Phone Appointment

WhatsApp Appointment

Phone Appointment

[smartblock id=45]

WhatsApp Appointment

[smartblock id=46]

April 2021

Phyllodes tumours are rare breast tumours that start in the connective (stromal) tissue of the breast. The name “phyllodes” comes from the Greek word for “leaflike.” The name describes the pattern the cells of these tumours grow in, which looks like a leaf when viewed under the microscopy. Phyllodes tumours account for less than 1% of all breast tumours. They are far more common in Asia compared to the West.

Phyllodes tumours exhibit a range of biological behaviour, and are generally grouped the following categories:

  • Benign – these are not cancerous and account for 85% of cases
  • Borderline – these have features that fall between benign and malignant (10%)
  • Malignant – these are cancerous tumours with the risk of spreading to other parts of the body, in particular the lungs (5%)


We do not know the exact cause of phyllodes tumours. They can affect people of any age, but they are most common among pre-menopausal women aged between 40 and 50.


The most common symptom is usually a firm, painless lump in the breast. It tends to grow quickly, over a few weeks or months.


Phyllodes tumours are diagnosed using a range of tests, such as:

  • Mammogram
  • Ultrasound
  • MRI
  • Tissue biopsy


Surgery is the main treatment for phyllodes tumours. These tumours have to be removed completely in order to prevent recurrences.

  • Lumpectomy – The surgeon removes the tumour, along with a margin of health tissue around it. Removing this extra tissue helps prevent the tumour from coming back. There is early evidence to show that removal by minimally invasive techniques performed by experienced surgeons can achieve the same results for smaller tumours.
  • Mastectomy – The whole breast may have to be removed when the tumour is very big. This can be combined with breast reconstruction either at the same time, or as a delayed procedure.

If the tumour is cancerous, your doctor may recommend these treatments:

  • Radiation uses high-energy waves to kill cancer cells. Your doctor can use it after surgery to treat a cancerous phyllodes tumour that hasn’t spread outside of your breast.
  • Chemotherapy uses chemicals to kill cancer cells throughout your body. This treatment is an option if a cancerous tumour has spread to other parts of your body.

Because these tumours can come back, close follow-up with frequent breast exams and imaging tests are usually recommended after treatment.


Dr Ong Kong Wee has done extensive research in this rare tumour and has contributed to many publications and scientific articles.

He has treated many patients both in Singapore and around the world.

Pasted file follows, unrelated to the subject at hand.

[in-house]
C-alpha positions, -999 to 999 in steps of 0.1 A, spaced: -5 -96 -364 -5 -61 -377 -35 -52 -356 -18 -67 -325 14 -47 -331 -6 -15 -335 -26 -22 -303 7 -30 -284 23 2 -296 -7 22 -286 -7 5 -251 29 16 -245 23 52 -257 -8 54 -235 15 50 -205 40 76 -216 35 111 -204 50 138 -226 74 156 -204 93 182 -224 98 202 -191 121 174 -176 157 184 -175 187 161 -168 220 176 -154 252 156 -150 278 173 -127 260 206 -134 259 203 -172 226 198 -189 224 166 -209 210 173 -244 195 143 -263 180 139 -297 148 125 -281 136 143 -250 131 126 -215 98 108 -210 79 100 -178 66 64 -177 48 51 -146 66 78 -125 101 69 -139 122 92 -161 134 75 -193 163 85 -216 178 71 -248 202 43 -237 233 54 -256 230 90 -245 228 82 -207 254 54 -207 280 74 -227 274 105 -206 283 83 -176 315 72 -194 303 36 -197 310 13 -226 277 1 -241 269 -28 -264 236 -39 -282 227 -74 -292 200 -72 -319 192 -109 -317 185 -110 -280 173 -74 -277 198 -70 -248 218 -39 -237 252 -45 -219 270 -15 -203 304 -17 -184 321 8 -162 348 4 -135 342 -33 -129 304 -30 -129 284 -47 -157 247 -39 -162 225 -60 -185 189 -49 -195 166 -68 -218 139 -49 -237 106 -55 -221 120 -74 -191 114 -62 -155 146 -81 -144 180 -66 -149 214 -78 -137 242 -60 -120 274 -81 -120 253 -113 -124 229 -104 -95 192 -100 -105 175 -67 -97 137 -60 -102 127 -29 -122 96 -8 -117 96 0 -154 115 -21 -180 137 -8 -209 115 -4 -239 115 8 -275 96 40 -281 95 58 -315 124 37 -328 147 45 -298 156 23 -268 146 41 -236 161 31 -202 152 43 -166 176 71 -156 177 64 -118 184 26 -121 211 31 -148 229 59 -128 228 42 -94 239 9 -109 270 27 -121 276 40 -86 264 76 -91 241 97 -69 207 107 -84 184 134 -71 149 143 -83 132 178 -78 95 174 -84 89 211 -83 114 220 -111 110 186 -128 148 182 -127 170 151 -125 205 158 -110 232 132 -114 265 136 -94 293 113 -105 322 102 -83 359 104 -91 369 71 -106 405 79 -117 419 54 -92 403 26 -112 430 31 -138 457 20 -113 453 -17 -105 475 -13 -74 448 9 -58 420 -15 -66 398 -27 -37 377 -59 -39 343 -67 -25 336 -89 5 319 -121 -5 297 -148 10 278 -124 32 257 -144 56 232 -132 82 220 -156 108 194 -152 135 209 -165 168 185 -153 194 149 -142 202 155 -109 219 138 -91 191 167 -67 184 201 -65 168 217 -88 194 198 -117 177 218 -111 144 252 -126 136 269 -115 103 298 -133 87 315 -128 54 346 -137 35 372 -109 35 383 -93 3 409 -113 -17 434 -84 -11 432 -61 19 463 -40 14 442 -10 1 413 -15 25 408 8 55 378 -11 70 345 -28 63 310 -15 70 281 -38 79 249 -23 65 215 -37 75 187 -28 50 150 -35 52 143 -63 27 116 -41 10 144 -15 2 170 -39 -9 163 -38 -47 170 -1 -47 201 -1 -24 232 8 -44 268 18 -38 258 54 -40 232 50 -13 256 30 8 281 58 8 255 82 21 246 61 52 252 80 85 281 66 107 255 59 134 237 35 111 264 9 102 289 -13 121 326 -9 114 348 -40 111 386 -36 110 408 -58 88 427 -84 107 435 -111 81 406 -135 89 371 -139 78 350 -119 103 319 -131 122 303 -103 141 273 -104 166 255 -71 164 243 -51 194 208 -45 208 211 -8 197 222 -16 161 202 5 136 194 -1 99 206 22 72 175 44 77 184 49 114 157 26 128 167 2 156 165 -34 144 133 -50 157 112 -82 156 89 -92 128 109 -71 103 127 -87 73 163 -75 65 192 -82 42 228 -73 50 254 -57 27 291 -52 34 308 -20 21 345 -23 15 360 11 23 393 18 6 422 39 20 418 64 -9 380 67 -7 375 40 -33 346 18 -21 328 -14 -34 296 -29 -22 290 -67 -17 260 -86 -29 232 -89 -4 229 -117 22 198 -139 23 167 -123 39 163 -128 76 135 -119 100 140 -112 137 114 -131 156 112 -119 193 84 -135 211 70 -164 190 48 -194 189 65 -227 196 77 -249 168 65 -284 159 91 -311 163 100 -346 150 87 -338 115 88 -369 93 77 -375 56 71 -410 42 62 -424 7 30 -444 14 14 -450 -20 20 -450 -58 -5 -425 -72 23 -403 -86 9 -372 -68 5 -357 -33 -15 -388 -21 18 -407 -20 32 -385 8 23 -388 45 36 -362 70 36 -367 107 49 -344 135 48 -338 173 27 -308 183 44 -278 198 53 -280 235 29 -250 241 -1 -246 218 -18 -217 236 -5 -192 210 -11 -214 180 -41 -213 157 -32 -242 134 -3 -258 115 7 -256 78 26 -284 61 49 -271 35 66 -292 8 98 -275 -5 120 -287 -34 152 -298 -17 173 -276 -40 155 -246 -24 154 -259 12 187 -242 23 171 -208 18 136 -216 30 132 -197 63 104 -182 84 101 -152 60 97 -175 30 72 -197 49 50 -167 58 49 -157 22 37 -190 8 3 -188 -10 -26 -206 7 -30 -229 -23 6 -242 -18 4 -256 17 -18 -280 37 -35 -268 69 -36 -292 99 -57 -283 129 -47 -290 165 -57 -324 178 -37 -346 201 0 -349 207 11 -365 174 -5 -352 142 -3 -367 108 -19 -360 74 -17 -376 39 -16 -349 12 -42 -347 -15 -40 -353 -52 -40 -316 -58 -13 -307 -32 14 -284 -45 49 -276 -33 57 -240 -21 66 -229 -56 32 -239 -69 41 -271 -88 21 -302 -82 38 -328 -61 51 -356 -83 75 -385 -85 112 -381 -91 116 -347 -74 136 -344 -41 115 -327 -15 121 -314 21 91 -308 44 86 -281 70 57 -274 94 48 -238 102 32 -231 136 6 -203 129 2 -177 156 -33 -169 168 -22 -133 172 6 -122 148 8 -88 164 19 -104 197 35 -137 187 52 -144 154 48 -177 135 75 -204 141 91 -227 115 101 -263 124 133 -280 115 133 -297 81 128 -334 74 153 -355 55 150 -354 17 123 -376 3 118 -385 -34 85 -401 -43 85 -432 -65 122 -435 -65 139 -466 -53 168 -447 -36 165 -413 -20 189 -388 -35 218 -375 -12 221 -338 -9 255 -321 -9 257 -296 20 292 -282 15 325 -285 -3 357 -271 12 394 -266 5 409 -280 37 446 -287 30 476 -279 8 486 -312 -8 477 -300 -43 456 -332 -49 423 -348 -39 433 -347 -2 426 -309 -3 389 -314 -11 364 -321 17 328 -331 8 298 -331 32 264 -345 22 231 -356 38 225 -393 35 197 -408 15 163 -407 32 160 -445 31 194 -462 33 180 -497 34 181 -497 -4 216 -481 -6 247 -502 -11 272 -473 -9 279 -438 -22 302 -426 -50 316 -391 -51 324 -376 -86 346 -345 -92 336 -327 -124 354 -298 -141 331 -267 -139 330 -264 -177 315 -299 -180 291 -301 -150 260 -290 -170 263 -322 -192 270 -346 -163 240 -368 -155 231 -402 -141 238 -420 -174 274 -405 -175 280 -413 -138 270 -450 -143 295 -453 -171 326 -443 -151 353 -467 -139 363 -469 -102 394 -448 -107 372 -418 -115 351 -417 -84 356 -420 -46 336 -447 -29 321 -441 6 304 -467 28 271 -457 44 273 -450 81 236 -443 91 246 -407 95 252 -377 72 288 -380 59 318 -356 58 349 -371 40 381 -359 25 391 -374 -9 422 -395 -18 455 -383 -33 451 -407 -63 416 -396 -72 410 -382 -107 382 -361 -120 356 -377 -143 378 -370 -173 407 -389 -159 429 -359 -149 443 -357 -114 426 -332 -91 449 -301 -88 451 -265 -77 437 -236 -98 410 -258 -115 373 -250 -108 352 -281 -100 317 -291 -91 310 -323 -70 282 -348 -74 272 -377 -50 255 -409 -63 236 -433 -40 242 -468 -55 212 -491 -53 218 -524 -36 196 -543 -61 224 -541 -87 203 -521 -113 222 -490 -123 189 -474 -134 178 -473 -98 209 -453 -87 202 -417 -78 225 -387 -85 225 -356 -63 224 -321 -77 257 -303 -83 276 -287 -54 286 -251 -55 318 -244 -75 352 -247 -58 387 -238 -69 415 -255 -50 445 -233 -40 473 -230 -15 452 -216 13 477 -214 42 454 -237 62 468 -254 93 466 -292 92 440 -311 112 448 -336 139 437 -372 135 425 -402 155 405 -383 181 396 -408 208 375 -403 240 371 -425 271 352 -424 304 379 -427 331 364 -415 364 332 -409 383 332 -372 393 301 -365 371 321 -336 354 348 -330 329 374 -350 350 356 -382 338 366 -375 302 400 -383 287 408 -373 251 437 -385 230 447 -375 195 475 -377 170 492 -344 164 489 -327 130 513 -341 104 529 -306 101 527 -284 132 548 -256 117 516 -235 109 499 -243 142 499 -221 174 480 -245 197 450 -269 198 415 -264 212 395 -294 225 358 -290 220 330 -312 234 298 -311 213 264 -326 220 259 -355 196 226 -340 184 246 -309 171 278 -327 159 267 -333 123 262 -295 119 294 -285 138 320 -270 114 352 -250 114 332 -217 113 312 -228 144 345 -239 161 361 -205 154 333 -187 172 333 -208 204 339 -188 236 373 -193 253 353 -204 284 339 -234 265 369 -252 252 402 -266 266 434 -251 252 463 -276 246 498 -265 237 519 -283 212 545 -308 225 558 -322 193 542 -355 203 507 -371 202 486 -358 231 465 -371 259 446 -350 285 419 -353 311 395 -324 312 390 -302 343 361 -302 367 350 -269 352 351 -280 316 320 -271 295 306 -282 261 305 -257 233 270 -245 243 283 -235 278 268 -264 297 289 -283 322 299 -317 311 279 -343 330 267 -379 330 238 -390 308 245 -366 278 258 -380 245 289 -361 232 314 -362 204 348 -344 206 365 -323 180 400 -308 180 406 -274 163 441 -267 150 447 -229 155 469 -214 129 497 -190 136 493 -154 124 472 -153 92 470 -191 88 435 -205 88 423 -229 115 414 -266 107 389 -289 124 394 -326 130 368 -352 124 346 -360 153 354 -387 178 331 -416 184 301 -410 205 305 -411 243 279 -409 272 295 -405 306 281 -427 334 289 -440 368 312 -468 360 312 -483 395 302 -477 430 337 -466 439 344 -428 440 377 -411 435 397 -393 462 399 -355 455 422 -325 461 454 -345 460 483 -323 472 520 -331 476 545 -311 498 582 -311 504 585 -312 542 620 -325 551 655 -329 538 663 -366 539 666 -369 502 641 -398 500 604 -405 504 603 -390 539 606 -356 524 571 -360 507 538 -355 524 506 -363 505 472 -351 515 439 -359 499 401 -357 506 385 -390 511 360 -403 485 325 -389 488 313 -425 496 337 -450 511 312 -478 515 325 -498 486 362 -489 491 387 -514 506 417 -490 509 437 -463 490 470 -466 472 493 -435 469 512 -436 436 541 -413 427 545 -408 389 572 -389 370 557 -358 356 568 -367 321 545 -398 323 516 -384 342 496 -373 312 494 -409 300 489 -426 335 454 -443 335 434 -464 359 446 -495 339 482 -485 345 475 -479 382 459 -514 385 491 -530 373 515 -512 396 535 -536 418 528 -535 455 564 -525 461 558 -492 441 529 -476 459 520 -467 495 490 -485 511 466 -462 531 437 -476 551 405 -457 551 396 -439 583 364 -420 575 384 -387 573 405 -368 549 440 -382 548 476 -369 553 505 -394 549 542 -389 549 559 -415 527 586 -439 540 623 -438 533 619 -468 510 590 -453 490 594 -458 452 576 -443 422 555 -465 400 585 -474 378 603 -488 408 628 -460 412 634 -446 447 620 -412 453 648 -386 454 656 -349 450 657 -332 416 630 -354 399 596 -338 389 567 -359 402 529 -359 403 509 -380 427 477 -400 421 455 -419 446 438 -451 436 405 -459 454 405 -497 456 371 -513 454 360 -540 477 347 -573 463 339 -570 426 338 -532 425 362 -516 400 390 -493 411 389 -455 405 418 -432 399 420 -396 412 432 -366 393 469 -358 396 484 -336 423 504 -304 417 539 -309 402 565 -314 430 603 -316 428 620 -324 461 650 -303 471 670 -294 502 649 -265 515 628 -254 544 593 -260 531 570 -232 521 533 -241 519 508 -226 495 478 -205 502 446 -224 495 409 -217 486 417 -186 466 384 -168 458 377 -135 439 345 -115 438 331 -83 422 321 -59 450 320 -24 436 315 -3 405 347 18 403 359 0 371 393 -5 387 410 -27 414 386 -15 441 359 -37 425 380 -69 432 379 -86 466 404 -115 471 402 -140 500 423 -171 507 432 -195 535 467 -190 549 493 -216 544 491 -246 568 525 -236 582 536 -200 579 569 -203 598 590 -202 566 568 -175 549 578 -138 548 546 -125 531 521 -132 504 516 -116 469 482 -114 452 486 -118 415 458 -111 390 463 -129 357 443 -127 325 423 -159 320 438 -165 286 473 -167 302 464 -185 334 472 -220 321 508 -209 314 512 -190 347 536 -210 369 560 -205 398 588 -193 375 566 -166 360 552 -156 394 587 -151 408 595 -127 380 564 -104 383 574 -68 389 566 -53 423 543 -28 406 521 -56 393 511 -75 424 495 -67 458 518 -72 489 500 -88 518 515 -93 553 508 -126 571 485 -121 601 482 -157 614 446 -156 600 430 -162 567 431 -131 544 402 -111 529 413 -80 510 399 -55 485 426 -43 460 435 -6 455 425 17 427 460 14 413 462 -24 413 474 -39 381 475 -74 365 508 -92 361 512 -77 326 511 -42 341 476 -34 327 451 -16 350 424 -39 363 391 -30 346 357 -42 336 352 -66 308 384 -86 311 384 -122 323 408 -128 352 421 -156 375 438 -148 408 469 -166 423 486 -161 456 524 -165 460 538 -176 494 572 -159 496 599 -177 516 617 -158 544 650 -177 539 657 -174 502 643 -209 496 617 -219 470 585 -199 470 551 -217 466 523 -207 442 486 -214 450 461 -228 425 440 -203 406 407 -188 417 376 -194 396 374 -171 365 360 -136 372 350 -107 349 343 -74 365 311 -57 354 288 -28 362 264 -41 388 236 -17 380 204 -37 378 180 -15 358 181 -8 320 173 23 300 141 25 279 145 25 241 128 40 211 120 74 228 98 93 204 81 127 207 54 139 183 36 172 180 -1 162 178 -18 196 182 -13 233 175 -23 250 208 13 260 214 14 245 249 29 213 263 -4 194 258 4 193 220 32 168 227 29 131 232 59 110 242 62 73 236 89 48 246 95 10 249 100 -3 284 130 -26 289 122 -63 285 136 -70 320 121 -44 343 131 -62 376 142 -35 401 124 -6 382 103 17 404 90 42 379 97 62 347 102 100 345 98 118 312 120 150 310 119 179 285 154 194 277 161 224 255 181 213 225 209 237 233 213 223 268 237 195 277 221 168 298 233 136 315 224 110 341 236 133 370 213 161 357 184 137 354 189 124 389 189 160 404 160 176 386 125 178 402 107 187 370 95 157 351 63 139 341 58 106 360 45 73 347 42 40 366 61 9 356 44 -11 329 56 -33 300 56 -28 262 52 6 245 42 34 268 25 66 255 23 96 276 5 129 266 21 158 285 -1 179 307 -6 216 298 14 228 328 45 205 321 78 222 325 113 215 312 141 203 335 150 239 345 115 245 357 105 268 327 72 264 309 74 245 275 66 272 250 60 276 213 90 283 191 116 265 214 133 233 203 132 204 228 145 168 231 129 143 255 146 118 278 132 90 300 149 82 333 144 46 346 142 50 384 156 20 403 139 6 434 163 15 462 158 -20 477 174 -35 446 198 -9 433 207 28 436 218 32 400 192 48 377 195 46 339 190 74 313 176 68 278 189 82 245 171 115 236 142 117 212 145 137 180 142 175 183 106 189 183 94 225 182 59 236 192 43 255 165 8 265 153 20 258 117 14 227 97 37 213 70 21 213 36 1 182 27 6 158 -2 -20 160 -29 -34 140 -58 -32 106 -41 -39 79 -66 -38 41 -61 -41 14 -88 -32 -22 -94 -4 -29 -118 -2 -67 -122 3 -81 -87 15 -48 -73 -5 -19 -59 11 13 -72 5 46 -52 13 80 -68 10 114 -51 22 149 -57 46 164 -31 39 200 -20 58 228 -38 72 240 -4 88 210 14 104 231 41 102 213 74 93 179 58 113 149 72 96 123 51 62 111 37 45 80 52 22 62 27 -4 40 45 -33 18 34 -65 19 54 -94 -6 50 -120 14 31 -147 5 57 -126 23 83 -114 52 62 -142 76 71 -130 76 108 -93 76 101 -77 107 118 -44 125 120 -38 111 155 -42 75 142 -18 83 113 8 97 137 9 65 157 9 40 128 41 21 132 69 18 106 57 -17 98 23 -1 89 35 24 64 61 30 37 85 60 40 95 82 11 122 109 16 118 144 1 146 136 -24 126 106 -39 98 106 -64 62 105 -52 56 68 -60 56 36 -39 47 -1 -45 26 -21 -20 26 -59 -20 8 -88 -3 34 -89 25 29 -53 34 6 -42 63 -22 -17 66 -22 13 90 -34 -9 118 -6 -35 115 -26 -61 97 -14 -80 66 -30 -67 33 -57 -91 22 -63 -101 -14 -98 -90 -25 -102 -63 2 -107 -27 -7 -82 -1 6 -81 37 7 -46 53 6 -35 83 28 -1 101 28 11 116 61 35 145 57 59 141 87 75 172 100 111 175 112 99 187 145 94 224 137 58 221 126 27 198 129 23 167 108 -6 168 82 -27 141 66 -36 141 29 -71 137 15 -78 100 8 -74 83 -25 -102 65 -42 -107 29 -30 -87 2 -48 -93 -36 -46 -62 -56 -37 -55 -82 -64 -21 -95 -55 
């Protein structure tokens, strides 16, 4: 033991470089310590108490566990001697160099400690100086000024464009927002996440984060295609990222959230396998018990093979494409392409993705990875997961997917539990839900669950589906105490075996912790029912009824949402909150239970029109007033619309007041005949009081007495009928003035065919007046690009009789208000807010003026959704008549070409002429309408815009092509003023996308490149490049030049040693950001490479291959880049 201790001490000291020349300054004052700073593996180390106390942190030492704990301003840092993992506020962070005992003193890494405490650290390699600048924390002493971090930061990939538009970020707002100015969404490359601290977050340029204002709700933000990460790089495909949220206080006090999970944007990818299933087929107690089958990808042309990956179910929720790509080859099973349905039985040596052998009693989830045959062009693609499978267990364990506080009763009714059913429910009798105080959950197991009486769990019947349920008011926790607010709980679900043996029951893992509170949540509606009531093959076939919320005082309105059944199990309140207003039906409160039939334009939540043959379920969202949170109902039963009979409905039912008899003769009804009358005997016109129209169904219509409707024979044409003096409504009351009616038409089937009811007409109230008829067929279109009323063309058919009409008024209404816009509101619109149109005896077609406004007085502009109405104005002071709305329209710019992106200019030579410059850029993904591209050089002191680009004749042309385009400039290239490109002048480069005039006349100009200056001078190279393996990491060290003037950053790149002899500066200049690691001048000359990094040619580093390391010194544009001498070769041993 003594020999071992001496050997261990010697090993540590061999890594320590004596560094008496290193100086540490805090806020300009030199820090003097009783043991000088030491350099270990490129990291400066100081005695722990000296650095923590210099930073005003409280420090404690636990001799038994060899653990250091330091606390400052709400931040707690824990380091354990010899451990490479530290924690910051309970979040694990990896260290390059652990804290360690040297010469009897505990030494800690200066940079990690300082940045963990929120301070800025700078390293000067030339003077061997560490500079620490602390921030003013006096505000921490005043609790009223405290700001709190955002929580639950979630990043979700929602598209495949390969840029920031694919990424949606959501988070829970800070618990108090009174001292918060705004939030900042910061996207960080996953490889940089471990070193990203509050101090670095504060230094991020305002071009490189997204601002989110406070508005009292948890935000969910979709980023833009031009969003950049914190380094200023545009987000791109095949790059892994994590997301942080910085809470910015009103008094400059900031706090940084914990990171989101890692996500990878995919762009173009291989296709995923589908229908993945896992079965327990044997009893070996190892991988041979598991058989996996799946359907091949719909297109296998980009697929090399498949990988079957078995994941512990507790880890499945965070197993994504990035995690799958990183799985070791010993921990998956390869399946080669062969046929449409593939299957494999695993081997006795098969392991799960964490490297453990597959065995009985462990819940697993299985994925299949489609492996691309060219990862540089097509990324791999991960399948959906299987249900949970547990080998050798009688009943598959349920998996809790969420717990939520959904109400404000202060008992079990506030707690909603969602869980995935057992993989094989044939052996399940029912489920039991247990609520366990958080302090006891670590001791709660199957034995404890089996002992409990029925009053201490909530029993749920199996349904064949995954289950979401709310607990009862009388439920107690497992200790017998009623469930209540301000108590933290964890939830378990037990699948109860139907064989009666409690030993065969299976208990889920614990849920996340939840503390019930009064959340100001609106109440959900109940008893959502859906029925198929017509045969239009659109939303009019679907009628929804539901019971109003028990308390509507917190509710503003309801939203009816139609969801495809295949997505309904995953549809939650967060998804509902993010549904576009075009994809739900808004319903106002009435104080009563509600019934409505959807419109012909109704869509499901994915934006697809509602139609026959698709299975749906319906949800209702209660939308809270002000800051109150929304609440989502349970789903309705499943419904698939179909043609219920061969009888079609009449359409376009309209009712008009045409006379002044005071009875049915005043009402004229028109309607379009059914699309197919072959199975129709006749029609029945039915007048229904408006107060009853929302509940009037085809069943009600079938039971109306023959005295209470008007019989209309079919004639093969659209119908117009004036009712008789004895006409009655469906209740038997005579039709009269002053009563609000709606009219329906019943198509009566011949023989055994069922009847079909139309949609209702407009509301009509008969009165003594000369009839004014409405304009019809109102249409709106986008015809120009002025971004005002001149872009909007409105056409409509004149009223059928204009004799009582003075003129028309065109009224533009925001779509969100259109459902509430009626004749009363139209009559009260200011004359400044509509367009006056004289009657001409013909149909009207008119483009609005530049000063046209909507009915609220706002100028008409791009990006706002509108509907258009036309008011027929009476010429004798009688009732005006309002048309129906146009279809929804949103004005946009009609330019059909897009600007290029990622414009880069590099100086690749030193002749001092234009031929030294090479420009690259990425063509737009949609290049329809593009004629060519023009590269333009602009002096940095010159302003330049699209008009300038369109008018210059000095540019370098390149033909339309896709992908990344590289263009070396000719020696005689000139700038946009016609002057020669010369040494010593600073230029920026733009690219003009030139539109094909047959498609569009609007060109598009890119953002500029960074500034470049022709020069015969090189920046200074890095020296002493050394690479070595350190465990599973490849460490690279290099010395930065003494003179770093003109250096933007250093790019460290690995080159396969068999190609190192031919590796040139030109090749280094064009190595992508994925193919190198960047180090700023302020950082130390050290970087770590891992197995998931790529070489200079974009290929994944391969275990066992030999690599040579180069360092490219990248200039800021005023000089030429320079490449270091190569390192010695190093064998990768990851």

Articles and Publications

  3. Tan J, Ong CK, Lim WK, Ng CC, Thike AA, Ng LM, Rajasegaran V, Myint SS, Nagarajan S, Thangaraju S, Dey S, Nasir ND, Wijaya GC, Lim JQ, Huang D, Li Z, Wong BH, Chan JY, McPherson JR, Cutcutache I, Poore G, Tay ST, Tan WJ, Putti TC, Ahmad BS, Iau P, Chan CW, Tang AP, Yong WS, Madhukumar P, Ho GH, Tan VK, Wong CY, Hartman M, Ong KW, Tan BK, Rozen SG, Tan P, Tan PH, Teh BT. Genomic landscapes of breast fibroepithelial tumors. Nat Genet. 2015 Nov;47(11):1341-5. doi: 10.1038/ng.3409. Epub 2015 Oct 5. PMID: 26437033.
  4. Tan PH, Thike AA, Tan WJ, Thu MM, Busmanis I, Li H, Chay WY, Tan MH; Phyllodes Tumour Network Singapore. Predicting clinical behaviour of breast phyllodes tumours: a nomogram based on histological criteria and surgical margins. J Clin Pathol. 2012 Jan;65(1):69-76. doi: 10.1136/jclinpath-2011-200368. Epub 2011 Nov 2. Erratum in: J Clin Pathol. 2013 May;66(5):455-6. PMID: 22049216.
  5. Md Nasir ND, Ng CCY, Rajasegaran V, Wong SF, Liu W, Ng GXP, Lee JY, Guan P, Lim JQ, Thike AA, Koh VCY, Loke BN, Chang KTE, Gudi MA, Lian DWQ, Madhukumar P, Tan BKT, Tan VKM, Wong CY, Yong WS, Ho GH, Ong KW; International Fibroepithelial Consortium, Tan P, Teh BT, Tan PH. Genomic characterisation of breast fibroepithelial lesions in an international cohort. J Pathol. 2019 Dec;249(4):447-460. doi: 10.1002/path.5333. Epub 2019 Oct 8. PMID: 31411343.
  6. Sim Y, Ng GXP, Ng CCY, Rajasegaran V, Wong SF, Liu W, Guan P, Nagarajan S, NgWY, Thike AA, Lim JCT, Nasir NDBM, Tan VKM, Madhukumar P, Yong WS, Wong CY, Tan BKT, Ong KW, Teh BT, Tan PH. A novel genomic panel as an adjunctive diagnostic tool for the characterization and profiling of breast Fibroepithelial lesions. BMC Med Genomics. 2019 Oct 23;12(1):142. doi: 10.1186/s12920-019-0588-2. PMID: 31647027; PMCID: PMC6813086.
  7. Lim SZ, Ng CCY, Rajasegaran V, Guan P, Selvarajan S, Thike AA, Nasir NDBM, Koh VCY, Tan BKT, Ong KW, Teh BT, Tan PH. Genomic profile of breast sarcomas: a comparison with malignant phyllodes tumours. Breast Cancer Res Treat. 2019 Apr;174(2):365-373. doi: 10.1007/s10549-018-5067-5. Epub 2018 Dec 3. PMID:30511242.
  8. Sin EI, Wong CY, Yong WS, Ong KW, Madhukumar P, Tan VK, Thike AA, Tan PH, Tan BK. Breast carcinoma and phyllodes tumour: a case series. J Clin Pathol. 2016 Apr;69(4):364-9. doi: 10.1136/jclinpath-2015-203475. Epub 2015 Dec 15. PMID: 26670744.
  9. Lim SZ, Selvarajan S, Thike AA, Nasir ND, Tan BK, Ong KW, Tan PH. Breast sarcomas and malignant phyllodes tumours: comparison of clinicopathological features, treatment strategies, prognostic factors and outcomes. Breast Cancer Res Treat. 2016 Sep;159(2):229-44. doi: 10.1007/s10549-016-3946-1. Epub 2016 Aug 19. PMID: 27541020.
  10. Ng CCY, Md Nasir ND, Loke BN, Tay TKY, Thike AA, Rajasegaran V, Liu W, Lee JY, Guan P, Lim AH, Chang KTE, Gudi MA, Madhukumar P, Tan BKT, Tan VKM, Wong CY, Yong WS, Ho GH, Ong KW; International Fibroepithelial Consortium, Yip GWC, Bay BH, Tan P, Teh BT, Tan PH. Genetic differences between benign phyllodes tumors and fibroadenomas revealed through targeted next generation sequencing. Mod Pathol. 2021 Mar 16. doi: 10.1038/s41379-021-00787-w. Epub ahead of print. PMID: 33727697.